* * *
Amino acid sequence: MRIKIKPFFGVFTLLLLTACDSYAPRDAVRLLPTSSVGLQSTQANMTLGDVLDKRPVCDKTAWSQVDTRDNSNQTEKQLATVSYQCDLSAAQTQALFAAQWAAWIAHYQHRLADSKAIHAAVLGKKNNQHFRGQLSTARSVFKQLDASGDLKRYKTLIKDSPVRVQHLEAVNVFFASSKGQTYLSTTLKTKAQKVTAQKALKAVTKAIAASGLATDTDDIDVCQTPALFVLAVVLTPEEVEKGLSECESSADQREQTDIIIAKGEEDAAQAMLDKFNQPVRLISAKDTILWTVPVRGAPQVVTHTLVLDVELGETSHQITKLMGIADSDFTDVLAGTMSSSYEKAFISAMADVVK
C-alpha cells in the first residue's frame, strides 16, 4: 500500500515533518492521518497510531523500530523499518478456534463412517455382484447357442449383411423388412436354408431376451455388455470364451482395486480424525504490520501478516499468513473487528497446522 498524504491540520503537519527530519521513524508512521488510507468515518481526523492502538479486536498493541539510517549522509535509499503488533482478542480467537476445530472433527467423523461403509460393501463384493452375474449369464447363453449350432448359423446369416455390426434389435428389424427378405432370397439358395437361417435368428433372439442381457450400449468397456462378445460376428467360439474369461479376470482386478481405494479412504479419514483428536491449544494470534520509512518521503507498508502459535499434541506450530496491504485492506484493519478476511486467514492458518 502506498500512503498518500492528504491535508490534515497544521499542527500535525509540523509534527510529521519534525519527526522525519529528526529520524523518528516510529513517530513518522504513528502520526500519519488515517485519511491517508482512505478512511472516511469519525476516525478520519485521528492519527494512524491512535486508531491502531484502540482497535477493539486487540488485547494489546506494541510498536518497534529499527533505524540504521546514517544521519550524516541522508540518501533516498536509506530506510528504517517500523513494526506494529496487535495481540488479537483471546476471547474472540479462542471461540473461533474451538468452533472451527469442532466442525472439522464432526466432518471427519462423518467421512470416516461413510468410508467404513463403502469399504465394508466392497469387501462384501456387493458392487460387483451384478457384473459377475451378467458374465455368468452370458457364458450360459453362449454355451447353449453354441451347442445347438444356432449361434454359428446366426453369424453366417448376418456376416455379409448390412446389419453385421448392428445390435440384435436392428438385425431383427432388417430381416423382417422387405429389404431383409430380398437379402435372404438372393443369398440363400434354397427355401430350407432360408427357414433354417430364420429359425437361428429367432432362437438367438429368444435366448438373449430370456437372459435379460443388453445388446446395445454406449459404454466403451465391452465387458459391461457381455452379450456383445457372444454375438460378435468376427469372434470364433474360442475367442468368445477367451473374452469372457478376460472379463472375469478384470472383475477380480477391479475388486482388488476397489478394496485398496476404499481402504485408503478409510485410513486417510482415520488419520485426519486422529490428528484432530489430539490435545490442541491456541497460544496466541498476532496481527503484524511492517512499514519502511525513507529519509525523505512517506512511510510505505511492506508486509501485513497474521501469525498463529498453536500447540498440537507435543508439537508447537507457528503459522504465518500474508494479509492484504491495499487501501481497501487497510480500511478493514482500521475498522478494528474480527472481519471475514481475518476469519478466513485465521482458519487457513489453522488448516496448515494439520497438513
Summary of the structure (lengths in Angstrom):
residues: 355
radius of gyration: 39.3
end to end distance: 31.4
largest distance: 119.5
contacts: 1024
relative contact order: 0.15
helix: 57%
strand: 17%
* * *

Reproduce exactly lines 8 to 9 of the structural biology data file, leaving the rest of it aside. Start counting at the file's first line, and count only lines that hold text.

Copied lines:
contacts: 1024
relative contact order: 0.15